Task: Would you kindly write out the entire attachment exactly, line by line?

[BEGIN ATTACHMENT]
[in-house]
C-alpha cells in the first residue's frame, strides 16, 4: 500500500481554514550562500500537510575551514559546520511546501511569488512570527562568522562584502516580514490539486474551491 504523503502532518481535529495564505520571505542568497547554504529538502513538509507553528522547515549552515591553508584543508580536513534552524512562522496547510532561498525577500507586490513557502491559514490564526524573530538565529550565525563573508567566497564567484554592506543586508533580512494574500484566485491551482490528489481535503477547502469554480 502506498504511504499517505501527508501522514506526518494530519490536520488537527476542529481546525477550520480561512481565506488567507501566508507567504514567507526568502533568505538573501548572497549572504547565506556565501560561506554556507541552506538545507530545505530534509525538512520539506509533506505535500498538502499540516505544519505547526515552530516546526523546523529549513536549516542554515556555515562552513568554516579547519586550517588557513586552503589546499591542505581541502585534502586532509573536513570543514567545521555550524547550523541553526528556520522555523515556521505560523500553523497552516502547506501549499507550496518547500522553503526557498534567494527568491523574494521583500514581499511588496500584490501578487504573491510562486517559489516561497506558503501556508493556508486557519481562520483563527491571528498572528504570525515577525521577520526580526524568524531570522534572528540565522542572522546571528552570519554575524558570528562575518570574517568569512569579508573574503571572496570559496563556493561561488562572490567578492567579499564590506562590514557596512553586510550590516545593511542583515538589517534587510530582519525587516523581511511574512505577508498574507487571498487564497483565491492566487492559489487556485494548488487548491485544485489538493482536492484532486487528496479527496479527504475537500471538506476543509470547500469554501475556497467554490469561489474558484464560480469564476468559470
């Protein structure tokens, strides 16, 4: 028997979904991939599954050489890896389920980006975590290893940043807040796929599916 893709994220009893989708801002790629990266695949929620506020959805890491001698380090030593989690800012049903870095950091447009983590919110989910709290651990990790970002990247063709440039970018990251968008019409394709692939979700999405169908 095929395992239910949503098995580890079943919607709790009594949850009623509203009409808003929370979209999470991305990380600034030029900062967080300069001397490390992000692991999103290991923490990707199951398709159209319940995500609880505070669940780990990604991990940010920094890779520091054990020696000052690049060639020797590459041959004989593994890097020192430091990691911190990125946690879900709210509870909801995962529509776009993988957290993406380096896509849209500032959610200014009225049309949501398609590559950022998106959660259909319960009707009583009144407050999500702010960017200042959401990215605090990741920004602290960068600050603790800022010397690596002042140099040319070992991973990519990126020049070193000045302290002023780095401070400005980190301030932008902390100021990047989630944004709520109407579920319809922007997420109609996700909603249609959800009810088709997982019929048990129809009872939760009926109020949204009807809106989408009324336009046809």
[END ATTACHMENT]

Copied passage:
[in-house]
C-alpha cells in the first residue's frame, strides 16, 4: 500500500481554514550562500500537510575551514559546520511546501511569488512570527562568522562584502516580514490539486474551491 504523503502532518481535529495564505520571505542568497547554504529538502513538509507553528522547515549552515591553508584543508580536513534552524512562522496547510532561498525577500507586490513557502491559514490564526524573530538565529550565525563573508567566497564567484554592506543586508533580512494574500484566485491551482490528489481535503477547502469554480 502506498504511504499517505501527508501522514506526518494530519490536520488537527476542529481546525477550520480561512481565506488567507501566508507567504514567507526568502533568505538573501548572497549572504547565506556565501560561506554556507541552506538545507530545505530534509525538512520539506509533506505535500498538502499540516505544519505547526515552530516546526523546523529549513536549516542554515556555515562552513568554516579547519586550517588557513586552503589546499591542505581541502585534502586532509573536513570543514567545521555550524547550523541553526528556520522555523515556521505560523500553523497552516502547506501549499507550496518547500522553503526557498534567494527568491523574494521583500514581499511588496500584490501578487504573491510562486517559489516561497506558503501556508493556508486557519481562520483563527491571528498572528504570525515577525521577520526580526524568524531570522534572528540565522542572522546571528552570519554575524558570528562575518570574517568569512569579508573574503571572496570559496563556493561561488562572490567578492567579499564590506562590514557596512553586510550590516545593511542583515538589517534587510530582519525587516523581511511574512505577508498574507487571498487564497483565491492566487492559489487556485494548488487548491485544485489538493482536492484532486487528496479527496479527504475537500471538506476543509470547500469554501475556497467554490469561489474558484464560480469564476468559470
């Protein structure tokens, strides 16, 4: 028997979904991939599954050489890896389920980006975590290893940043807040796929599916 893709994220009893989708801002790629990266695949929620506020959805890491001698380090030593989690800012049903870095950091447009983590919110989910709290651990990790970002990247063709440039970018990251968008019409394709692939979700999405169908 095929395992239910949503098995580890079943919607709790009594949850009623509203009409808003929370979209999470991305990380600034030029900062967080300069001397490390992000692991999103290991923490990707199951398709159209319940995500609880505070669940780990990604991990940010920094890779520091054990020696000052690049060639020797590459041959004989593994890097020192430091990691911190990125946690879900709210509870909801995962529509776009993988957290993406380096896509849209500032959610200014009225049309949501398609590559950022998106959660259909319960009707009583009144407050999500702010960017200042959401990215605090990741920004602290960068600050603790800022010397690596002042140099040319070992991973990519990126020049070193000045302290002023780095401070400005980190301030932008902390100021990047989630944004709520109407579920319809922007997420109609996700909603249609959800009810088709997982019929048990129809009872939760009926109020949204009807809106989408009324336009046809």